- Behind the Smile: The Working Lives of Caribbean Tourism
Behind the sun, sand, sea, sex, and yes, smiles of Caribbean tourism, a whole cadre of people work so that others may play. In George Gmelch's Behind the Smile, twenty-one men and women who serve vacationers in Barbados tell the stories of their work—behind the airline counters, souvenir stands, barstools, pool tables, and dive shops of their island nation. In narratives that move from the airport to the hotel to the beach and even to the ministry of tourism, we learn of the workers' daily routines, their unusual experiences with tourists, and the aspirations they hold for themselves and their families.
The workers' stories are based on a series of in-depth interviews conducted by Gmelch, an anthropologist who spent years documenting the lives of migrants in Barbados. The stories are prefaced with a brief but comprehensive introduction that includes the history of tourism development in the Caribbean, the varied impacts and post-colonial meanings of tourism, and the many ripples of social and ecological change the industry has sent throughout the islands over the past century. This text is useful for discussions of tourism impacts, and gender, race, and class relations between visitors and locals, especially in the context of Caribbean studies. It [End Page 690] would make a good complement to A Small Place (2000), Jamaica Kincaid's incisive, personal critique of tourism in her own native land of Antigua.
Gmelch's analysis is subtle if not nearly absent in the book. Yet this is a good thing, as he has generously let his subjects speak for themselves. Here the workers become not only the subjects of his volume but also, in essence, his co-authors and ethnographers. They describe Bajan tourism from their own views while also offering many insights as to what their work, in the collective, might mean. Gmelch's methodology was inductive, as he sought not to test particular hypotheses or make predictions or build theory, but rather to describe in detail the individual experiences of local workers. The result is a highly readable, conversational prose. By the time we reach the conclusion, Gmelch's synthesis feels almost superfluous, as he has enabled his interviewees to evaluate their own lives so astutely and eloquently. He is deserving of the most positive comparisons with Studs Terkel.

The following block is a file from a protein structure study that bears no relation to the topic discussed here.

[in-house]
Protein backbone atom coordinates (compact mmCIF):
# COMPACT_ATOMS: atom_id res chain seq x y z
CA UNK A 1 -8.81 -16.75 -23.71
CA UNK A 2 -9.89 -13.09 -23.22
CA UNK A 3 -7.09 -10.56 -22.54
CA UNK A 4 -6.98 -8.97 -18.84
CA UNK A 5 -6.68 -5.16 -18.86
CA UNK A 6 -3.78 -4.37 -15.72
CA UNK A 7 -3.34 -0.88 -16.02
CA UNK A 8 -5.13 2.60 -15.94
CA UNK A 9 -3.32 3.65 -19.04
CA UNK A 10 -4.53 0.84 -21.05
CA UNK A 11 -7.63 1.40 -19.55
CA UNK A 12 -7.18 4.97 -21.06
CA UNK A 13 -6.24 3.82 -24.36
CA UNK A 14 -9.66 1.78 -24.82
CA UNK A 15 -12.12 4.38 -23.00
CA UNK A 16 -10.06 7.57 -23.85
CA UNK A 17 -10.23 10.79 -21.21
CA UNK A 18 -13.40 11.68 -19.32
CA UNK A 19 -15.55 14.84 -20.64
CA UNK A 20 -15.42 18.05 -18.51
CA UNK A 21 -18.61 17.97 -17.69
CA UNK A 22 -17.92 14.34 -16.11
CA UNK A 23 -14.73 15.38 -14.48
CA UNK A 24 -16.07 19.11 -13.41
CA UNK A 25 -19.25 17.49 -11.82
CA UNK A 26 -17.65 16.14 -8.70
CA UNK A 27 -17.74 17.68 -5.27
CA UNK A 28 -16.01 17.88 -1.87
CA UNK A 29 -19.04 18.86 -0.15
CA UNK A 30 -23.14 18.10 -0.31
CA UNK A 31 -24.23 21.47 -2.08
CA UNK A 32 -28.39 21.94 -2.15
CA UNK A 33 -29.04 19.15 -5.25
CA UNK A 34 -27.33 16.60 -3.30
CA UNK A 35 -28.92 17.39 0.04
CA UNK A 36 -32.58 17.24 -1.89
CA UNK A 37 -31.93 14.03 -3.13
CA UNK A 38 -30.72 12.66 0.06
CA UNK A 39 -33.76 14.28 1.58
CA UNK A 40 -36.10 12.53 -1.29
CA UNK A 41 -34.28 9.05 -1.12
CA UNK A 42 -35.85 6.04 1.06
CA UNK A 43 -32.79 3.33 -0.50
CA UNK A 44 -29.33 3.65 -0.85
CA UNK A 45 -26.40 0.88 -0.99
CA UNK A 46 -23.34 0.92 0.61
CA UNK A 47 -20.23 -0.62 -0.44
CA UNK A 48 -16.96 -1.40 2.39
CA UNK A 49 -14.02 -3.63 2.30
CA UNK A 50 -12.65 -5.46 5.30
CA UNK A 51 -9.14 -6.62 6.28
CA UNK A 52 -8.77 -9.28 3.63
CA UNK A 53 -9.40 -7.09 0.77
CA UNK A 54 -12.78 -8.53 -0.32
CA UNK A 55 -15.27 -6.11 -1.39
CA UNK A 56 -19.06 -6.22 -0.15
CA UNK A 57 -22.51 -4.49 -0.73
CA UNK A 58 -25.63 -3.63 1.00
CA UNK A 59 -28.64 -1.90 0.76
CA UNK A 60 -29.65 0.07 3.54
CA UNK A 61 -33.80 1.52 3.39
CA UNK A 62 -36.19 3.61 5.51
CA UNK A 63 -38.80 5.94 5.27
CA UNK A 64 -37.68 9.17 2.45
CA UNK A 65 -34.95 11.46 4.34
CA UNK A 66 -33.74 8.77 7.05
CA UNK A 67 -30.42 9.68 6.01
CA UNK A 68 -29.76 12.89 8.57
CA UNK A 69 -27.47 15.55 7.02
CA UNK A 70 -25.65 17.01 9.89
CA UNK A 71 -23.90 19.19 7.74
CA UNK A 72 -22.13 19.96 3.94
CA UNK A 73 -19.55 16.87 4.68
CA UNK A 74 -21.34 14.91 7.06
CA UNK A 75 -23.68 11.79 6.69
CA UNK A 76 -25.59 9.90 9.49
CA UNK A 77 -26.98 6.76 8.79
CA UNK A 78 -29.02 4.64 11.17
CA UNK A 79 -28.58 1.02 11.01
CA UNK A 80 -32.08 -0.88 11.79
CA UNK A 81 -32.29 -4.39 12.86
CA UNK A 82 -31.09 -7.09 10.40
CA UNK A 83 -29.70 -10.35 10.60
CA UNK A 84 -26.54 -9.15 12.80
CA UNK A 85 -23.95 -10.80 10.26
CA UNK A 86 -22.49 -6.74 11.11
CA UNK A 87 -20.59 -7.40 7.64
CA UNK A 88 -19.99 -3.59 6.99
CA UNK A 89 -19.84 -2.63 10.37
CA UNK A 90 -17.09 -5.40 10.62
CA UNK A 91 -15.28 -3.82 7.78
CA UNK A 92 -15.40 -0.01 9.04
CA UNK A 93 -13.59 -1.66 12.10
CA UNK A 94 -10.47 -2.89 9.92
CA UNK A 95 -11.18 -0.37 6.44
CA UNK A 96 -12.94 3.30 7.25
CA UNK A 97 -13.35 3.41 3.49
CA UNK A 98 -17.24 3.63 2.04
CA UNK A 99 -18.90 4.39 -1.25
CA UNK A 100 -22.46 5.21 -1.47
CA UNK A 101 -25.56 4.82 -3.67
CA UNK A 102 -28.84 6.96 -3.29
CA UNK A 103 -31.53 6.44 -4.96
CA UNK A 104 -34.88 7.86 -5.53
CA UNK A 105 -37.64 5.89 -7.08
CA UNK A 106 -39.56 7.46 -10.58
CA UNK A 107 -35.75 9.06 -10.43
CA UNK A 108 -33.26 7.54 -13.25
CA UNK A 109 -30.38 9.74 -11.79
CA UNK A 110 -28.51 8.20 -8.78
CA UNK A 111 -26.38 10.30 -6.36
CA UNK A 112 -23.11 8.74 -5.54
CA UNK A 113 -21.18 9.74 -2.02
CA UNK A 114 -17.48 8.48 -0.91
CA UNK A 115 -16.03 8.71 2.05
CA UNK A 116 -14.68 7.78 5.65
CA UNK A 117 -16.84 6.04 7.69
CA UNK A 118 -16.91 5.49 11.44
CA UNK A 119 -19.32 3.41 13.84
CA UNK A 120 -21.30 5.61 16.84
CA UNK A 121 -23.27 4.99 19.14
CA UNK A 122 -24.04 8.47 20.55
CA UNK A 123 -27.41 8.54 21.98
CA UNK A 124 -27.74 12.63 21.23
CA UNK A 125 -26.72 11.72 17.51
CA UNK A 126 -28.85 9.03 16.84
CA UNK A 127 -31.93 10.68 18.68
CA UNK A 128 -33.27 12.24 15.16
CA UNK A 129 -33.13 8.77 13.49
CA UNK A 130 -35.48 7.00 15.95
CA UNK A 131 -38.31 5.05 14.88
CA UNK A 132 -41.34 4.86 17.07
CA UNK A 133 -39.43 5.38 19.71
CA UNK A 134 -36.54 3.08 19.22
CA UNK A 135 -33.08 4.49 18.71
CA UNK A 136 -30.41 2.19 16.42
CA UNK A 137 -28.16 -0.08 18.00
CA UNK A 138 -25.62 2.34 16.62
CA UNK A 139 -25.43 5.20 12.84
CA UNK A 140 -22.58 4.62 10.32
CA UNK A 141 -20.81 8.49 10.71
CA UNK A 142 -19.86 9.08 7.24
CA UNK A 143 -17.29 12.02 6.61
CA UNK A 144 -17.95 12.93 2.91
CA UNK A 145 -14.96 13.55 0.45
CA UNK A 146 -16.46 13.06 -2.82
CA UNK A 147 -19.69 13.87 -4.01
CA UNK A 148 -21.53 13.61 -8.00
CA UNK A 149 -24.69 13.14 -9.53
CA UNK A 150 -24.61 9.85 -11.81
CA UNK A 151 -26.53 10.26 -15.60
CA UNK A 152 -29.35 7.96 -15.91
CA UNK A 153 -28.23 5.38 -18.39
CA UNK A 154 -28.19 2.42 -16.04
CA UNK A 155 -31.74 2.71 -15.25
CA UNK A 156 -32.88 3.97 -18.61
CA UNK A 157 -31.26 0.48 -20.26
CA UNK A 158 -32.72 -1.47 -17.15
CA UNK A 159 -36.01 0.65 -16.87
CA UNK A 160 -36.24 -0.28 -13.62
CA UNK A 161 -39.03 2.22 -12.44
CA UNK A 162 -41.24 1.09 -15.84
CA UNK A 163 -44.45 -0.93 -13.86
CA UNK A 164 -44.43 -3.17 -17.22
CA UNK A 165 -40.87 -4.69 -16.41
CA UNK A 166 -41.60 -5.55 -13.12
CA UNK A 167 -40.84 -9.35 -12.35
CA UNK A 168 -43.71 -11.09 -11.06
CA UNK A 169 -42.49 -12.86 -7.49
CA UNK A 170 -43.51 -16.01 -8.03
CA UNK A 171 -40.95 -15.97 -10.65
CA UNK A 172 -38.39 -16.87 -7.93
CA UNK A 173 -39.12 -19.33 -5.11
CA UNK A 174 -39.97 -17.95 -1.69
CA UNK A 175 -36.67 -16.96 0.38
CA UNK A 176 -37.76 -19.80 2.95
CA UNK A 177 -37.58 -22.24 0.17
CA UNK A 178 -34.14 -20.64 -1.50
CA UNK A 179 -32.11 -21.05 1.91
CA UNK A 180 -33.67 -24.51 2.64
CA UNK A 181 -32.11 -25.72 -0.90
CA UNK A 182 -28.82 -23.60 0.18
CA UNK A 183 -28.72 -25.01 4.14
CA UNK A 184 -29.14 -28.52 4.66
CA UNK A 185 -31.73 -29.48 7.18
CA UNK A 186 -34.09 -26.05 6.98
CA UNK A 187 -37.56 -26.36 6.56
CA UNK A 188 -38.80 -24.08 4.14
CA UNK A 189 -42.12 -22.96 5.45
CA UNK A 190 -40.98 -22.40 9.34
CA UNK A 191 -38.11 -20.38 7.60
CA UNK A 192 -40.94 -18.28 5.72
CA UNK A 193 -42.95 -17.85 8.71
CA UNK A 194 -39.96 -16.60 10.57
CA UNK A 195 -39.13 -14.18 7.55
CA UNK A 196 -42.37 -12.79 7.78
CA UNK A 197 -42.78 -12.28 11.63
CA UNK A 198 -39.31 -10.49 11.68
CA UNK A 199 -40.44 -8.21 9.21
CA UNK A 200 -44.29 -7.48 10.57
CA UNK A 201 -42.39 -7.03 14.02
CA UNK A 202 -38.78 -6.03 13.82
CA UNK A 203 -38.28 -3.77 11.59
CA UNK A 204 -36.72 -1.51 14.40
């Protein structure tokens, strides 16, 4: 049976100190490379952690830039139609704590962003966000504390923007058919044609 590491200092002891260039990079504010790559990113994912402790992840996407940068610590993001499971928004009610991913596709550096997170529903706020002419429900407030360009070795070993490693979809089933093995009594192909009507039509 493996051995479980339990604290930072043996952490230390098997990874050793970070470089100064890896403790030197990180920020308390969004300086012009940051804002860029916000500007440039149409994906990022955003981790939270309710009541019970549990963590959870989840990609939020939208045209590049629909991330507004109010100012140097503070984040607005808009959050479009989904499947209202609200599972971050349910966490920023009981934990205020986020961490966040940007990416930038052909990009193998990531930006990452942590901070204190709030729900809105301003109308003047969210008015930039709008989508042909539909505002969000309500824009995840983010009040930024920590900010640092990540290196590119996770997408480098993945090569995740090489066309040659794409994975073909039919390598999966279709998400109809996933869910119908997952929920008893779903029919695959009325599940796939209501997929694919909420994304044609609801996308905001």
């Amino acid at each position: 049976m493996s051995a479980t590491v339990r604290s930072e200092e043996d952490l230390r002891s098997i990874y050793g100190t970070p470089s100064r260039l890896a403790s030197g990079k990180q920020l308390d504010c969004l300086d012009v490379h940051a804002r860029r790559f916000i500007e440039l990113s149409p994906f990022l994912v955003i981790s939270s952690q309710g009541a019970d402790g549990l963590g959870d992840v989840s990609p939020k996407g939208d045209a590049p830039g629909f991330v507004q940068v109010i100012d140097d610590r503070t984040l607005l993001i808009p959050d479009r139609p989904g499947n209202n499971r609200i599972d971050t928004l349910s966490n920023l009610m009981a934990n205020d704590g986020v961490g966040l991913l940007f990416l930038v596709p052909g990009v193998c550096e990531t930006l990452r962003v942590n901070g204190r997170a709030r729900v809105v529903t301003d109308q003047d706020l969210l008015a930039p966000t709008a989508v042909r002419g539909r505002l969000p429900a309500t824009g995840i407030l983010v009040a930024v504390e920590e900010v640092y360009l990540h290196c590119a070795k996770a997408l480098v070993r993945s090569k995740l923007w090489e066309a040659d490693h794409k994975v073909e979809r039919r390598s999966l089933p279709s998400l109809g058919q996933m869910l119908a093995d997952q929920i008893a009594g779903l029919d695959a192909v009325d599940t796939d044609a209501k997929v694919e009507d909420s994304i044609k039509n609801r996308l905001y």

The narratives are both surprising and revealing. The workers address everything from the ways in which racism colors their interactions with guests, to their own stereotypes of Europeans and Americans, to the gossip on who tips the most, and to the odd things tourists say and do. We peer into work places, daily routines, schedules, annoyances and perks of particular jobs. The details are at times trivial, but the narratives are never tedious. It is just so seldom that we get to hear these voices in our analyses of tourism. Though Gmelch was not striving for generalizations, the narratives do find some common ground. The surprising thing is that so many of the workers portray themselves as happy and even grateful for the work they do. This is not slavery, they tell us, not even in the post-colonial sense. Also, they seem to share quite positive opinions of visitors. Many conveyed just how much they enjoyed the opportunities to meet and interact with tourists. This seemed true even though many complained about the utter ignorance of visitors to their land. Most of all, we get a feeling that people who work in an industry many of us in academia might label as degrading, corruptive, or exploitative are people with considerable perspective and agency in determining—for themselves—the ways in which tourism is influencing their lives. As such, Gmelch has effectively portrayed the mythological "local hosts" of this particular society as real human beings, communicating with foreign visitors much on their own terms, even across boundaries of wealth, class, culture, and race.
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